Dundas Town Hall
60 Main Street, Dundas
Completed in 1849, Dundas Town Hall is one of the oldest remaining municipal buildings in Hamilton.
It was designed in the Neo-Romanesque tradition at a cost of £2500 by a local planing mill proprietor named Francis Hawkins. The exterior massing is row related, with Palladian symmetry on a central site in Dundas. Over the buildings history, two separate additions of differing styles have been added to the North and South sides.
The original two-storey building consists of a sandstone exterior, complete with a central domed clock tower. The main entrance is centrally located, flanked by pilasters, with two-doors and a leaded transom above.
The lower and semi-elliptical upper-storey windows are double hung and proportioned according to the pilasters and horizontal belt courses, which divide the massing into a symmetrical unity.
A notable feature inside the original building is it’s second floor hall. Designed in the British revival style, the lofty ceilings, chandeliers and crown molding create a traditional hall setting that is now primarily used as an auditorium.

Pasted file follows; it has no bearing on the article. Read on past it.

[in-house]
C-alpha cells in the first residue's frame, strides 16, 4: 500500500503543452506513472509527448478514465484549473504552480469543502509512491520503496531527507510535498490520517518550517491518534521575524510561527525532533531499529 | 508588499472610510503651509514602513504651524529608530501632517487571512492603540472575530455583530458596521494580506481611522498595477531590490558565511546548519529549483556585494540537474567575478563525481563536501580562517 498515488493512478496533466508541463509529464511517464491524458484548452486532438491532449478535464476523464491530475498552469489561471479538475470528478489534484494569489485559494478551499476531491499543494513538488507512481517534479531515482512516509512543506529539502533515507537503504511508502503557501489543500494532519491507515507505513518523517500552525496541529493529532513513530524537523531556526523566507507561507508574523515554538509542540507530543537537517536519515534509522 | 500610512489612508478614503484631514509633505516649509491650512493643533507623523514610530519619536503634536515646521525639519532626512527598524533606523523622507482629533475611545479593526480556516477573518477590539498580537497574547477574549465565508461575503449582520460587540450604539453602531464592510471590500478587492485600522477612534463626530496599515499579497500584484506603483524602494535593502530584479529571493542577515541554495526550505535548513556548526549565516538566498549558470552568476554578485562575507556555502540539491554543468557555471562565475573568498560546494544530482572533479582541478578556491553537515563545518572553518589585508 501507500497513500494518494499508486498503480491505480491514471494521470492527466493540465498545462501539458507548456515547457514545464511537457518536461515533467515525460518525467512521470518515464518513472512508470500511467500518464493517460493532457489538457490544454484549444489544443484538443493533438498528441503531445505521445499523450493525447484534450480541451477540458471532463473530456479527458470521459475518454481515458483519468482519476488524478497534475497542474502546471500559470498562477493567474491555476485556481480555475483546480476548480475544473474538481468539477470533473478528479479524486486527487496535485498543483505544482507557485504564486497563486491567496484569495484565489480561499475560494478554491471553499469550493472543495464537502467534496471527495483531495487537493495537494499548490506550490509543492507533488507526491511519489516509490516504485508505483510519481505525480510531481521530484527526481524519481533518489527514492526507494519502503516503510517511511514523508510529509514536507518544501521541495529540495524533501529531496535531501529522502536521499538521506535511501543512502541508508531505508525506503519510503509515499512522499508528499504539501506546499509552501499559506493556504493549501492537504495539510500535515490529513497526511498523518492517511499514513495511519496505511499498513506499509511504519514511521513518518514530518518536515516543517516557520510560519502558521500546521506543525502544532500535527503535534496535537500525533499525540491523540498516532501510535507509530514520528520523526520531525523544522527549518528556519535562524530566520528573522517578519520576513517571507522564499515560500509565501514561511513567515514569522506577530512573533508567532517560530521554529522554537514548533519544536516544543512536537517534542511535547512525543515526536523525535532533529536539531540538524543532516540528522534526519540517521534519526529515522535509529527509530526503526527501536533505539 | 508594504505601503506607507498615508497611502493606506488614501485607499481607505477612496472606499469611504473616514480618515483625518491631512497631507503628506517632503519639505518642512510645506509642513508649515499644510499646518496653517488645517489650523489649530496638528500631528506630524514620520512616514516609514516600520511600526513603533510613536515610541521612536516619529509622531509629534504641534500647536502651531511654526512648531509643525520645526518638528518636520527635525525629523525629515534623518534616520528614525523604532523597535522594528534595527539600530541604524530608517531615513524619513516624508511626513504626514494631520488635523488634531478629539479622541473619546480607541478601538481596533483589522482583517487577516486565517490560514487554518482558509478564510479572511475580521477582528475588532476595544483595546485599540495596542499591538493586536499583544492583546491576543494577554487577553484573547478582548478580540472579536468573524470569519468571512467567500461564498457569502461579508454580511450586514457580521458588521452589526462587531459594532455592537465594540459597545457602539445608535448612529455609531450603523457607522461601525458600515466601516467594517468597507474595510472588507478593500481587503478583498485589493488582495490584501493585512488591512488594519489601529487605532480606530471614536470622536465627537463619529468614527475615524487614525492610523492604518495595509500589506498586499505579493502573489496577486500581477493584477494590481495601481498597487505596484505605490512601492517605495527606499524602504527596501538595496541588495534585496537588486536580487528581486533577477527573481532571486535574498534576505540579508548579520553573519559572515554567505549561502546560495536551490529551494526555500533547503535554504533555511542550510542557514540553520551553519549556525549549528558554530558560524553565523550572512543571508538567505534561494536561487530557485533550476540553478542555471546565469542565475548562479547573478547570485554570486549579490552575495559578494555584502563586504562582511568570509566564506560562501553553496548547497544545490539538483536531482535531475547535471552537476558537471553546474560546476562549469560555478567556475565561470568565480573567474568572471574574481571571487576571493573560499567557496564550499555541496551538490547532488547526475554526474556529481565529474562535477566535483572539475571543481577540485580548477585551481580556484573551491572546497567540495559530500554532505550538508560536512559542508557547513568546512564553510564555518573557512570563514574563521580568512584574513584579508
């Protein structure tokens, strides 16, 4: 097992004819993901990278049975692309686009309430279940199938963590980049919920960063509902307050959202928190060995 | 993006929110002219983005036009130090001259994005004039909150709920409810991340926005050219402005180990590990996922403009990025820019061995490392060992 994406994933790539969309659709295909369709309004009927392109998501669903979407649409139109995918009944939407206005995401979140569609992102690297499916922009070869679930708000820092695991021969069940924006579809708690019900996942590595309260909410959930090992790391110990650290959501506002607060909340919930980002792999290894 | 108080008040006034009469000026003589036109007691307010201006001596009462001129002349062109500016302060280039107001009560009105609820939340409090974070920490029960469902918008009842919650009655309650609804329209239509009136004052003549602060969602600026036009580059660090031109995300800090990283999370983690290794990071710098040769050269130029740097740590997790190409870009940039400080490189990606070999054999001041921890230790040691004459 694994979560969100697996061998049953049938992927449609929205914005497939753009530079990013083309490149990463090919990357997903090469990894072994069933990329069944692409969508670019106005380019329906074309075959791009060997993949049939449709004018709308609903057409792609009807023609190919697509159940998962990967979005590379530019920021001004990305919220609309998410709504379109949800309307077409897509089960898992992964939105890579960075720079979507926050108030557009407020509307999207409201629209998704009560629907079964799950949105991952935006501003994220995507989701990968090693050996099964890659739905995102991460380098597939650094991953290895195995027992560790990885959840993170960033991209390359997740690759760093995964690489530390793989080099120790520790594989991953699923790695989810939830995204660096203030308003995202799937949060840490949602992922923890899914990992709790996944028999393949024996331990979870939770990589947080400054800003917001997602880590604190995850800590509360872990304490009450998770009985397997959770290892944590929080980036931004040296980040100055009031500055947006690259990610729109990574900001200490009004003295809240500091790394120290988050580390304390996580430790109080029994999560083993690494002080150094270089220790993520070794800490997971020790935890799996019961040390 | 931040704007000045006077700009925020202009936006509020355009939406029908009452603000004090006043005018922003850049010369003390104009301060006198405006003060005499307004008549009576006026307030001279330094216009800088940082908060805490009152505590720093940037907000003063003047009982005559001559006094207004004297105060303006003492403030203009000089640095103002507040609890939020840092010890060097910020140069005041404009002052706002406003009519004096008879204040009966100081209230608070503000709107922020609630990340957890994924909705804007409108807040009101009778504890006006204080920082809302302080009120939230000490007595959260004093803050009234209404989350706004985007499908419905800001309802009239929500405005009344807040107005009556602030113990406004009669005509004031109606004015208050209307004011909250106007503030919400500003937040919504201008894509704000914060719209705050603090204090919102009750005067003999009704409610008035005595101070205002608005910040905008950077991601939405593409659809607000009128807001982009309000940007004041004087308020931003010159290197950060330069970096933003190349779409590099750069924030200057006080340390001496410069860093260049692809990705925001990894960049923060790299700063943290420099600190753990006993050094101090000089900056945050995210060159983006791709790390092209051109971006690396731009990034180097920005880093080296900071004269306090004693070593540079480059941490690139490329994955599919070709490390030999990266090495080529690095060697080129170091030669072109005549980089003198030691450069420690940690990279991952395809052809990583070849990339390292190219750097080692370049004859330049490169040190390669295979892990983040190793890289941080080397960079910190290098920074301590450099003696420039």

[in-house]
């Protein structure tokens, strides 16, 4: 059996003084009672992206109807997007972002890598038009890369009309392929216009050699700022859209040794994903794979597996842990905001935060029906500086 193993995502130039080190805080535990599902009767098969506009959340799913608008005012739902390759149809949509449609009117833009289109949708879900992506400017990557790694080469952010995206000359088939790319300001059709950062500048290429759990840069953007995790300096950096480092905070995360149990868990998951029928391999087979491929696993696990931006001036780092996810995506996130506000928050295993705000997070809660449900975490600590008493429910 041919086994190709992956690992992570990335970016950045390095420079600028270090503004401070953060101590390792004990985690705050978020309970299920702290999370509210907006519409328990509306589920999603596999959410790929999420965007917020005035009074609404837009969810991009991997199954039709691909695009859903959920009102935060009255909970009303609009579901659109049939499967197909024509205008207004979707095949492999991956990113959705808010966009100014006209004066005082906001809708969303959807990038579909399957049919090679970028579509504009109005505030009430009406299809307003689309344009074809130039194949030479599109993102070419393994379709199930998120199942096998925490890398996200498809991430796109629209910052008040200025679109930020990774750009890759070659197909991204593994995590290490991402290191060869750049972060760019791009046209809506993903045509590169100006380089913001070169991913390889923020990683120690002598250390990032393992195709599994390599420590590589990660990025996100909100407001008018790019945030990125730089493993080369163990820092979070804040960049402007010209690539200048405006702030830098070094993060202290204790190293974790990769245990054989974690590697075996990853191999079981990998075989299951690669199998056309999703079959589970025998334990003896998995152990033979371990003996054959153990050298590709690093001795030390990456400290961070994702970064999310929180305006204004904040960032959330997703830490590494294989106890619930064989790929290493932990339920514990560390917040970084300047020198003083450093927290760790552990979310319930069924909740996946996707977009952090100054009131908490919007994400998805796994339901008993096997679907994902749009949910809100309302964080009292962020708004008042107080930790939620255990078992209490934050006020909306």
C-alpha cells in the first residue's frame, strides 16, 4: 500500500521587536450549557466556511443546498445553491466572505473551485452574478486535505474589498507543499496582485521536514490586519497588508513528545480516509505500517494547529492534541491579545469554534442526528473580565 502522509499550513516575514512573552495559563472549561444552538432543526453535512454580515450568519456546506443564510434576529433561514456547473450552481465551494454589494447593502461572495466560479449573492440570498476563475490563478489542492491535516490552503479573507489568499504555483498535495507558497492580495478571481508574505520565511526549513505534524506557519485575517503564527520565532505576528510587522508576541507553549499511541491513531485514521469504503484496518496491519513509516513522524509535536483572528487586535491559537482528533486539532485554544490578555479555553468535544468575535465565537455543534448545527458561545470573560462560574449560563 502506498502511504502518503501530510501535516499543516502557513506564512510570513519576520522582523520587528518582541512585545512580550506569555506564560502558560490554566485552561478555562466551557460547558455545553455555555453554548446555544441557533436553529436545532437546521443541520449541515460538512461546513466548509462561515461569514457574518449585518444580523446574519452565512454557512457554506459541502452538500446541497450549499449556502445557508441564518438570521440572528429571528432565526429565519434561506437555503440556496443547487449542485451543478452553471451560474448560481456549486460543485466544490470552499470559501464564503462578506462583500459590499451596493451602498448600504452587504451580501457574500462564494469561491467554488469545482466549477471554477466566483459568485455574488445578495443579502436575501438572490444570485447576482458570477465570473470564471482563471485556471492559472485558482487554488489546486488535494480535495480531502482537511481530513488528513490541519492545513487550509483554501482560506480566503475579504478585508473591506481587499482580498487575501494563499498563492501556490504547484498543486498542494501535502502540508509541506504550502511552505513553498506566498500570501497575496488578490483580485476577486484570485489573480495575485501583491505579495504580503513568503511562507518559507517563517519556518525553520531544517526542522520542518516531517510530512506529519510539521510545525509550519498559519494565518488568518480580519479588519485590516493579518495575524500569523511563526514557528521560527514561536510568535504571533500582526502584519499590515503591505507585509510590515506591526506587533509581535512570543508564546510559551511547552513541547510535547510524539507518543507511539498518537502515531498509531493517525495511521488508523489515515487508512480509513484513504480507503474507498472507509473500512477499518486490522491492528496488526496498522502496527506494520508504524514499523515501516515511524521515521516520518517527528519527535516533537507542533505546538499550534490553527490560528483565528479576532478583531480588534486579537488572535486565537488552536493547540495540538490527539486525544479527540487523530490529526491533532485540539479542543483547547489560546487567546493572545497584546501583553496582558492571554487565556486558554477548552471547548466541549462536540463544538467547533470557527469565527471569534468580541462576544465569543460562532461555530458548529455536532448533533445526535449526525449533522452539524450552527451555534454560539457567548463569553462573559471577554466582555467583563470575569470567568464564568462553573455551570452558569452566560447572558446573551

In 1946, a staircase was added as the South Entrance for greater accessibility. To the naked eye, the addition looks to fit the original style. But when examined more closely, it was built in the Edwardian fashion.
The addition is composed of Indiana limestone recovered from the ruins of a fire that demolished the Knox Presbyterian Church in 1940. With a broken pediment above the entrance, rusticated pilasters, double arch windows, and an urn embellishment, it subtly breaks away from the simplicity of the original plan.
The second addition, by architect Arthur Taylor, is of a modern design. The single-storey, rotunda-like, circular council chambers features recessed windows, a peaked polygonal roof, and a modern interior. Two square offices were also added, creating architecture of geometric forms on the North Side of town hall.
Although the addition compliments the original town hall right down to the sandstone exterior, citizens, heritage advocates, and councilors were skeptical of the design. However, after lengthy debate, it was completed in 1972 to the applause of many.
The town hall is located on what was known as Haymarket Square, a meeting place for farmers throughout the area bringing produce to the town. When town hall was initially completed in 1849, it housed the town jail in the basement, alongside the Crystal Palace Saloon. The basement also had butchers’ stalls and farmers’ stands.
Since the amalgamation Dundas Town Hall sits underutilized, but continues to live on triumphantly as an essential piece of Dundas built heritage.